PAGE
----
“So what are your plans?”

They both described a list of potential activities: the Field Museum, the aquarium, the Museum of Science and Industry, and visiting family.

“And if those activities are your goals, you’ll experience the same conflicts and terrible times as usual. Is there any reason to suppose otherwise? Haven’t you proven that time and time again?”

They didn’t like what they were hearing, but they agreed that it was true.

“So imagine what it would be like if your primary goal for the weekend were simply to practice loving each other. Period. That’s the entire reason you’re going on this trip, and if, in the process, you also manage to see an aquarium and a museum, and you manage to visit a few family members, those activities would only be a bonus. Those activities would only be the things you’re doing while you’re accomplishing your real goal, which is practicing loving each other.”

“Wow,” said Marian, “that would be different.”

“Kind of hard to imagine,” said Bruce.

“So let’s be specific,” I suggested, “and see what this might look like on your upcoming trip. Imagine that you’ve set a time when you want to be at the aquarium, for example. As the time approaches, it does not appear that Marian will be ready on time. If your goal were to get there on time, you’d have a tendency to get irritated, but that is not your goal now. Your goal is to be loving, so this is just an opportunity to practice that. So now you pull out a book to read, or you watch television, or you talk to your daughter. Think about it: Which is more important, spending a few more minutes watching some fish in an aquarium or loving your wife and contributing to the strength of your marriage?”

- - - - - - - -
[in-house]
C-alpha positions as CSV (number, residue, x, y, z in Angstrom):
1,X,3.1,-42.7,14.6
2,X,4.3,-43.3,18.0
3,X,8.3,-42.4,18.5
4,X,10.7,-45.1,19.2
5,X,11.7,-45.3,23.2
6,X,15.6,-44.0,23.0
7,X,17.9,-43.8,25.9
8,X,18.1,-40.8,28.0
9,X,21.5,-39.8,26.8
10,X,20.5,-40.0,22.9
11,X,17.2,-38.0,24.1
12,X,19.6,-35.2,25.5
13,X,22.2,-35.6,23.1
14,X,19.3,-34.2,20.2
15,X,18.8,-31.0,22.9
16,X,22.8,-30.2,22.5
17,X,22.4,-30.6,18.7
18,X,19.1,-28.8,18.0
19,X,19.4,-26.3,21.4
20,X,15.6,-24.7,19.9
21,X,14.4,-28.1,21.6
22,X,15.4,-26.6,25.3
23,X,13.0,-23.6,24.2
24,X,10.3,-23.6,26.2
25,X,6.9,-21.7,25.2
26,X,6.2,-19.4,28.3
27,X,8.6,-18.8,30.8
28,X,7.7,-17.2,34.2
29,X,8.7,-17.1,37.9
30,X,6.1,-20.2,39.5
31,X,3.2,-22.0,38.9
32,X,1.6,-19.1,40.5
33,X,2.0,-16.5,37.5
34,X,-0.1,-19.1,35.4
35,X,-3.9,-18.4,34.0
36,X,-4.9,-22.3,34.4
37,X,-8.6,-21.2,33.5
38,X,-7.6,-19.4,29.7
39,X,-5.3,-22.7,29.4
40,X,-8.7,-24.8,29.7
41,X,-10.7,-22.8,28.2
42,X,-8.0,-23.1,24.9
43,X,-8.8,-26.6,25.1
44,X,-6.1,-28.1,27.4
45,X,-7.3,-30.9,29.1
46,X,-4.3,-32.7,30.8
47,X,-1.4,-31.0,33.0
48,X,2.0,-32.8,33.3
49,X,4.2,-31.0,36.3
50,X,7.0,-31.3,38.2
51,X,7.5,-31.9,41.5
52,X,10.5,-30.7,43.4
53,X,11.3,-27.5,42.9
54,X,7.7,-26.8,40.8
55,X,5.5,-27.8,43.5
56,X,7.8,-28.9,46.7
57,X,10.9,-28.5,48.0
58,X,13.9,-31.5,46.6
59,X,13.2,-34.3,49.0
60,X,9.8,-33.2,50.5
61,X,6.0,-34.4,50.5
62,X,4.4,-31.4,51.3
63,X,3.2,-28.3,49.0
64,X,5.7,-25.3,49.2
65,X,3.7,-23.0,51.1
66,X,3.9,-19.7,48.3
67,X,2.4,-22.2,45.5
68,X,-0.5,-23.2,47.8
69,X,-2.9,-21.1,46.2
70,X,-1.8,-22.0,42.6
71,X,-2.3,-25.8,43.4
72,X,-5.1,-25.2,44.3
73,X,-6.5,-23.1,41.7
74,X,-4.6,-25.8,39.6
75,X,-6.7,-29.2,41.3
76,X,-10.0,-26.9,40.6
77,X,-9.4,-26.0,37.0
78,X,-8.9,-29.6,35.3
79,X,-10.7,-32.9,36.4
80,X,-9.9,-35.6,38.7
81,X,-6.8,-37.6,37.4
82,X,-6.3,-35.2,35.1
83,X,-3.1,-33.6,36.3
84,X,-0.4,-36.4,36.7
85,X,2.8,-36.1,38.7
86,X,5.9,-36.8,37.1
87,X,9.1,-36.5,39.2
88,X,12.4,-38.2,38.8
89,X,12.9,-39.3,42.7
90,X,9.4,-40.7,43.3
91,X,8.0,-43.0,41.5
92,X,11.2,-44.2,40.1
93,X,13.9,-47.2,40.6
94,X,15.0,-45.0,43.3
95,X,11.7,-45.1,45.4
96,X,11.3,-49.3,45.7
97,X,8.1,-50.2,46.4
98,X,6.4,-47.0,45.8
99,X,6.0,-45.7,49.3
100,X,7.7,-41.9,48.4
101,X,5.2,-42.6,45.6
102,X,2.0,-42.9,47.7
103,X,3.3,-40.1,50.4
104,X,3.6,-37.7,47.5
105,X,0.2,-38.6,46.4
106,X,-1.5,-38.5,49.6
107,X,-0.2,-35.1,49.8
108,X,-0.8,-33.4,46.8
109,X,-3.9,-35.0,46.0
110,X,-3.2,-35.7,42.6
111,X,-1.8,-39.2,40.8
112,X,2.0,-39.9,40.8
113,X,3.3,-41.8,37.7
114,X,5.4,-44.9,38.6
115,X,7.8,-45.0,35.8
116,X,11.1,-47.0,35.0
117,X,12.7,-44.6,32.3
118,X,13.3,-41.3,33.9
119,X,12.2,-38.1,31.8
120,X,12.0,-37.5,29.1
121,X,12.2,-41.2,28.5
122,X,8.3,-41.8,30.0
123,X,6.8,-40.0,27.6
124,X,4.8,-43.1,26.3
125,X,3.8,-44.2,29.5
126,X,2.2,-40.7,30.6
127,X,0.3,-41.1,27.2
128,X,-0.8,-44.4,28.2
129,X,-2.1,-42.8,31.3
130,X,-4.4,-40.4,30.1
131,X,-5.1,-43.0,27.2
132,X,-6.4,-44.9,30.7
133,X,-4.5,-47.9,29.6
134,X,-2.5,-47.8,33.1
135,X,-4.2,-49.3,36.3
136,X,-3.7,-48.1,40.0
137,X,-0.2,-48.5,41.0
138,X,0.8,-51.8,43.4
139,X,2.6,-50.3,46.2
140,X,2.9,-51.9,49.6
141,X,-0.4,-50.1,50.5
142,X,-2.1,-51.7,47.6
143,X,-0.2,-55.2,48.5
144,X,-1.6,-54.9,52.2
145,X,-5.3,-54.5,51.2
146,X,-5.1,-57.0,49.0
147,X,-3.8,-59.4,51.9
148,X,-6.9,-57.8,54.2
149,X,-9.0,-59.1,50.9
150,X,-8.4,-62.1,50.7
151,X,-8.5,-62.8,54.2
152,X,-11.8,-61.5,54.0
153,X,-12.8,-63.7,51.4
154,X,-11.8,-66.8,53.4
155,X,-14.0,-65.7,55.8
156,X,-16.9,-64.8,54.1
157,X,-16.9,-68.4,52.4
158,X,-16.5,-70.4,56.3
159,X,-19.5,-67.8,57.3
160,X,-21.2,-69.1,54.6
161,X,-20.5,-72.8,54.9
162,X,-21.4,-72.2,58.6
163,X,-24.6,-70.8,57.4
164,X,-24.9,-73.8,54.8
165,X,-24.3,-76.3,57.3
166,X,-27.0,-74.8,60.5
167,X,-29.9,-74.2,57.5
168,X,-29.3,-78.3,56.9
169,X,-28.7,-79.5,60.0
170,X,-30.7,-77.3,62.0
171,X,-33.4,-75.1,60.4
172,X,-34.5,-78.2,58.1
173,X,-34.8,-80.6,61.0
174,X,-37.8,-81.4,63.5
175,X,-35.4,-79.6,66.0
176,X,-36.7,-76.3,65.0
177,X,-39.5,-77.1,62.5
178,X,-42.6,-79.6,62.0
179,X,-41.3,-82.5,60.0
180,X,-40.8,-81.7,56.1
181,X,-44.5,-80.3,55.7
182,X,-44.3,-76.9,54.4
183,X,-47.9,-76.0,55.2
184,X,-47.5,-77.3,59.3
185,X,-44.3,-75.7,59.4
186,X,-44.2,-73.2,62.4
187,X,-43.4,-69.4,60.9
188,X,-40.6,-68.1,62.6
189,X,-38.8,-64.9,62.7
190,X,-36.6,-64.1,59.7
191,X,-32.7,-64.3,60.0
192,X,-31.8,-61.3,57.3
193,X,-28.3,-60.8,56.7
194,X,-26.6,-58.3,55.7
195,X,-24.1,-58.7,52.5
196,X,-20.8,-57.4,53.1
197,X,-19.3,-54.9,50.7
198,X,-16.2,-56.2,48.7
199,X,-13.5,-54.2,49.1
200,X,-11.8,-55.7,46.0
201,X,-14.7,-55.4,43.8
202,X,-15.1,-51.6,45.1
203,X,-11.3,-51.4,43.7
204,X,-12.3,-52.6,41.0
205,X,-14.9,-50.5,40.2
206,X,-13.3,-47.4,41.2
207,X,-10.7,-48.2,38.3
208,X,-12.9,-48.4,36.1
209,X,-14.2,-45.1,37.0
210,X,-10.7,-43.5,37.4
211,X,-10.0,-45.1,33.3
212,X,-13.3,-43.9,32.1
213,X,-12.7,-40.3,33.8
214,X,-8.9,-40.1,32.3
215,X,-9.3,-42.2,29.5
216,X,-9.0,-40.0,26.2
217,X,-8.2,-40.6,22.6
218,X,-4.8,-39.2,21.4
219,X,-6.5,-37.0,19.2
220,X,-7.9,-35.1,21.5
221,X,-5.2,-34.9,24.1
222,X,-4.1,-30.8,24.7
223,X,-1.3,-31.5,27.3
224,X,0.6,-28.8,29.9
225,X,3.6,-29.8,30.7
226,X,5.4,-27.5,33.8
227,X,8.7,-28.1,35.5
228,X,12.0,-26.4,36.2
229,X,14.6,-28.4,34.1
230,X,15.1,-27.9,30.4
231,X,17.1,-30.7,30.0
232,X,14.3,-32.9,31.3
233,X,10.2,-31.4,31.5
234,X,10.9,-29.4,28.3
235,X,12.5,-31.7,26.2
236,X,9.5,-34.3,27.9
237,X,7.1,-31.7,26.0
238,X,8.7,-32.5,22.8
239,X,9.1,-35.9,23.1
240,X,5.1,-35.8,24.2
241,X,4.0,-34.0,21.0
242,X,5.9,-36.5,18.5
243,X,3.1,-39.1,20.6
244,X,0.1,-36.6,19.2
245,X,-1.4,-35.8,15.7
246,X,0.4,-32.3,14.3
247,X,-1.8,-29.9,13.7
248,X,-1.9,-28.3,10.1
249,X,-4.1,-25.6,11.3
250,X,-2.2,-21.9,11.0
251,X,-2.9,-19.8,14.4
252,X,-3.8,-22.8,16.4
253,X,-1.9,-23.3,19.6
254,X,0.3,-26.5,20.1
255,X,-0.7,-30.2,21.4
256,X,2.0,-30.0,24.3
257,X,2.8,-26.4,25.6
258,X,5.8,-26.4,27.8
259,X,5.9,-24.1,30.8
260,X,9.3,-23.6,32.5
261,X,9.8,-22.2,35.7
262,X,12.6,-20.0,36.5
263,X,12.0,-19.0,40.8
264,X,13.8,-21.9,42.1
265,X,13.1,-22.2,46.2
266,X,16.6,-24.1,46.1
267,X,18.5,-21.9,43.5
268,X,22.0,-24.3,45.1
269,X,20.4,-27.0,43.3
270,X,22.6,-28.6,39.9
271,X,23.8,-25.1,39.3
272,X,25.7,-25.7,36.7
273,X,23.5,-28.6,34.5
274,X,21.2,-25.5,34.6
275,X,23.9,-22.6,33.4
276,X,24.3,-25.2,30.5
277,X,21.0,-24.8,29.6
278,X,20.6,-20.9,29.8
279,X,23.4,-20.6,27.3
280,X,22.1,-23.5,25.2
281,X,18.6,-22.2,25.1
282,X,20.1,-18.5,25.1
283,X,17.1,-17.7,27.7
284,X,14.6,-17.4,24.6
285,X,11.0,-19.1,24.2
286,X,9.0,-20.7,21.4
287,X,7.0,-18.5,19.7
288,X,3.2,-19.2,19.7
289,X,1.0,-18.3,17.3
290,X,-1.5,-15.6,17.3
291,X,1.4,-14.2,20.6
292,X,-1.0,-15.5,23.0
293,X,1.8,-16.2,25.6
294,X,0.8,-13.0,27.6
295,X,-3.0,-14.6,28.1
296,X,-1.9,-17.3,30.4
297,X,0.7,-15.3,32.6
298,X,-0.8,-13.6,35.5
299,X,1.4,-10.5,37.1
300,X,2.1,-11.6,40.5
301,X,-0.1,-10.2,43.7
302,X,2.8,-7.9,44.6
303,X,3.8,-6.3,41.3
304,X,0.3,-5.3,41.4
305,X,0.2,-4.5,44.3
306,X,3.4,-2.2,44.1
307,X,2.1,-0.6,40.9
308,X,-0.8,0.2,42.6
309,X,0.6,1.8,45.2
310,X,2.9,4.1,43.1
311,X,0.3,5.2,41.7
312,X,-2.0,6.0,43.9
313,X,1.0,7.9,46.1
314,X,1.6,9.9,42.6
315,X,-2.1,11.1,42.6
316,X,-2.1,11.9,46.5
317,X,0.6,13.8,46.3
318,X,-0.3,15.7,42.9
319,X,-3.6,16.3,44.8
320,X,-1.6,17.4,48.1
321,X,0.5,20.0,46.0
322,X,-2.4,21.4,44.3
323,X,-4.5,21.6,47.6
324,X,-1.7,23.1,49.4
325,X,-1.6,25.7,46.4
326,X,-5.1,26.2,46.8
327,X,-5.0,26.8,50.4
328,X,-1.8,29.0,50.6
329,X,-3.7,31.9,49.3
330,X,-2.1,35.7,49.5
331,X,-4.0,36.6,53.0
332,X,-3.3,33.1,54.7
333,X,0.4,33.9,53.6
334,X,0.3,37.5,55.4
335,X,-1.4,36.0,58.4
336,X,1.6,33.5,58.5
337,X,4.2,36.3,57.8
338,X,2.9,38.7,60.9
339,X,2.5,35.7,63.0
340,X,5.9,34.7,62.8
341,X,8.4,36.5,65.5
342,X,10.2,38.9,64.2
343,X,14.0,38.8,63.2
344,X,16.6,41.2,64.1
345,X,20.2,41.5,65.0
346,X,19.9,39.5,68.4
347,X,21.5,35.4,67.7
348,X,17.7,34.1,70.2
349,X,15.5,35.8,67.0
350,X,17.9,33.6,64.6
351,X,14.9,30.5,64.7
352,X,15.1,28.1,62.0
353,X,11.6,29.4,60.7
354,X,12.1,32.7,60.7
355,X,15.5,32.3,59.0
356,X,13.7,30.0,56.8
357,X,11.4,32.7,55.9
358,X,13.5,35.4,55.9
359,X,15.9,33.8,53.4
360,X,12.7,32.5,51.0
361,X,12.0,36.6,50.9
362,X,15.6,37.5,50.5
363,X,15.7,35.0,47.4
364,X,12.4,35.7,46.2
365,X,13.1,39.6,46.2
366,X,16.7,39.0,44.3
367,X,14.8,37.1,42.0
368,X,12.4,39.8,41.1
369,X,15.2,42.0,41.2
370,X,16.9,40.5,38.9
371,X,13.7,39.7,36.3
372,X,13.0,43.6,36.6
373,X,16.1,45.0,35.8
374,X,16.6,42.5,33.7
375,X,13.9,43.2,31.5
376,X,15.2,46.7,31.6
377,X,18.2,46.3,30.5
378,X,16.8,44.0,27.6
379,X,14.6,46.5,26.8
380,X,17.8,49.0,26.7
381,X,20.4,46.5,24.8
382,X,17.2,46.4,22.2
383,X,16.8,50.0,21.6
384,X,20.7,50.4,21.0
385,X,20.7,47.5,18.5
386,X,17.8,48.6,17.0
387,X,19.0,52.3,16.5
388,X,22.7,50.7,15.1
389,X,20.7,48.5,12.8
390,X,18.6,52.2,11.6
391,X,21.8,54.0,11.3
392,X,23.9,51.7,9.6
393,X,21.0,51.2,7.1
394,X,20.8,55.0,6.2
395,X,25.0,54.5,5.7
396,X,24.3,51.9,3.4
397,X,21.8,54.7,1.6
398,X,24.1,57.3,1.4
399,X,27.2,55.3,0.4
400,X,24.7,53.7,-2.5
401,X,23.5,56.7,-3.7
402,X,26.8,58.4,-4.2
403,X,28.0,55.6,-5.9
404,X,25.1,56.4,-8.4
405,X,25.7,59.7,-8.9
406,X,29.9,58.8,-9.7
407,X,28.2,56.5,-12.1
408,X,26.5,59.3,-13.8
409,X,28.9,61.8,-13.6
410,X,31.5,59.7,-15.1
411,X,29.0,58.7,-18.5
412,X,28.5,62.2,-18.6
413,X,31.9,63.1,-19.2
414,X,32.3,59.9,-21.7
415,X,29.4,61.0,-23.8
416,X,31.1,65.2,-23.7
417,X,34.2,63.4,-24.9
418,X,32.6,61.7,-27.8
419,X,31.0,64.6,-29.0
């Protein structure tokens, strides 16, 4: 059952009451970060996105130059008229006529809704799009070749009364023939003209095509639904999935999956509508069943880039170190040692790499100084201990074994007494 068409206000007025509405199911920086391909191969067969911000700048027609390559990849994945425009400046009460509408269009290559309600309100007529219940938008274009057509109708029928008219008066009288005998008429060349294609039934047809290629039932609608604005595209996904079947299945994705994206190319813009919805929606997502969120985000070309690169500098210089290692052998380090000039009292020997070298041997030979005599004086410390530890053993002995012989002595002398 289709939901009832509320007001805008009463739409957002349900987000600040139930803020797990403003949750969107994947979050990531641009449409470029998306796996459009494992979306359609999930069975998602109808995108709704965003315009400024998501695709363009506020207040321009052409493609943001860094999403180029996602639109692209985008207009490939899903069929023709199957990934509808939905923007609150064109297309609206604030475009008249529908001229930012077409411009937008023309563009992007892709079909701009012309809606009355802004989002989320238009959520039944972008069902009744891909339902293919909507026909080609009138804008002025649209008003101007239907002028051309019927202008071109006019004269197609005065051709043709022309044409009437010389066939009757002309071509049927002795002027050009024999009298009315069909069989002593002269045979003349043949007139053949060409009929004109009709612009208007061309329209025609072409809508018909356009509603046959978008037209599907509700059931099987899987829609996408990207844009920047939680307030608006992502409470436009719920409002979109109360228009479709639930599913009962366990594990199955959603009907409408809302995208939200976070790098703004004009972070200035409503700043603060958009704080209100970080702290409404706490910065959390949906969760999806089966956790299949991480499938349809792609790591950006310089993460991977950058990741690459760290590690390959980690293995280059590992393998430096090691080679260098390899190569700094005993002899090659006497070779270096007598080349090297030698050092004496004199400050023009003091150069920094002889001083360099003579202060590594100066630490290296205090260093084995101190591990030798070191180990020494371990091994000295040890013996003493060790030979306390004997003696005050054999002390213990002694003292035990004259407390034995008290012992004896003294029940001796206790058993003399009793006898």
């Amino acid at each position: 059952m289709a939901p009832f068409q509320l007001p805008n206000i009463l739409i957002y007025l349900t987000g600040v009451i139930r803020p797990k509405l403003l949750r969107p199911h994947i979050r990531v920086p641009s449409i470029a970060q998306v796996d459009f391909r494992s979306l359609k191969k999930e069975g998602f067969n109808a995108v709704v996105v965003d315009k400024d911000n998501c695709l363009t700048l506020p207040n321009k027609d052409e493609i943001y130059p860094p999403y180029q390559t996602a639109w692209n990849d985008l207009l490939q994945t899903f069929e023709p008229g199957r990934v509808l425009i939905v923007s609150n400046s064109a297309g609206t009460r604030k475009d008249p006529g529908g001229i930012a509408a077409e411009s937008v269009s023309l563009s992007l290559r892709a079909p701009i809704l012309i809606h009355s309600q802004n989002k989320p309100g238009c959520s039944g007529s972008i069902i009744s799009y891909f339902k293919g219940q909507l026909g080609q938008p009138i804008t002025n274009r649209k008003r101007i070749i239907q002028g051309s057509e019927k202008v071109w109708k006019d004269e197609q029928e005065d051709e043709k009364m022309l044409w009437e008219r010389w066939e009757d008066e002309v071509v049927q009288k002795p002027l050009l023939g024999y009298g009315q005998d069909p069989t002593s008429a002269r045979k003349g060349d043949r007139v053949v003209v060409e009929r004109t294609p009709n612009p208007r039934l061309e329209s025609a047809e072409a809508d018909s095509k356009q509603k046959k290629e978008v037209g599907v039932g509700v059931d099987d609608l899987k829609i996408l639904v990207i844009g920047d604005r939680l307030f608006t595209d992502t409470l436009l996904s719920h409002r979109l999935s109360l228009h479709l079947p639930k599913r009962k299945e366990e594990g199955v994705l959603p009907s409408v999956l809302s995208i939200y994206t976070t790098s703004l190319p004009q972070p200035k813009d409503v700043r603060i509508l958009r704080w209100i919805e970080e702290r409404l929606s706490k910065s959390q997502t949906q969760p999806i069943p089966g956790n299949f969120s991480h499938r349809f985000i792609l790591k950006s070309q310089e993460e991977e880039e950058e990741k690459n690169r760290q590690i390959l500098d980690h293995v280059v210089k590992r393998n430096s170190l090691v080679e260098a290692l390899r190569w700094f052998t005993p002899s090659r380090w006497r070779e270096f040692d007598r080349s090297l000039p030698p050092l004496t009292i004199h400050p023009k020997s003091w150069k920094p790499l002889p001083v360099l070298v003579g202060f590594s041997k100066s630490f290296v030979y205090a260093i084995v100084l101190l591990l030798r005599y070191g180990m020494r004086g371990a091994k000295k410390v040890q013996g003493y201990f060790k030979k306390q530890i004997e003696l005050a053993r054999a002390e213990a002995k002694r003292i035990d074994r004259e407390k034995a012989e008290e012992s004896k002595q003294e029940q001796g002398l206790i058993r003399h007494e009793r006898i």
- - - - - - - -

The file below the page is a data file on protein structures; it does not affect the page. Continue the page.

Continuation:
“Okay, I could do that,” said Bruce, “but the time we arrive at the aquarium isn’t all that important. What if I’ve promised my family to arrive at dinner at six o’clock, and I know they’re waiting for us, and then Marian is making us late? Now what?”

“You have lots of options,” I said. “You could phone your family, for example, and simply explain that you’ll be late. They will still be there when you arrive.”

“But that makes my father crazy — when other people don’t arrive on time — and I don’t want to have to deal with that.”

“Still easy to make a loving choice. You’re staying in a hotel not far from their home, right?”


“So talk about this with Marian ahead of time. Explain that you just can’t stand to be late to something when your father is involved. Then tell her that if it looks like she might be late, you’ll call for a cab to take you and your daughter to your parents’ house, and she can come later in your car. Nobody gets upset. You don’t push Marian to hurry. You’ve chosen a loving way for Marian to move at whatever pace she wants and for you to still arrive on time at something important to you. Is that an arrangement you could both live with?”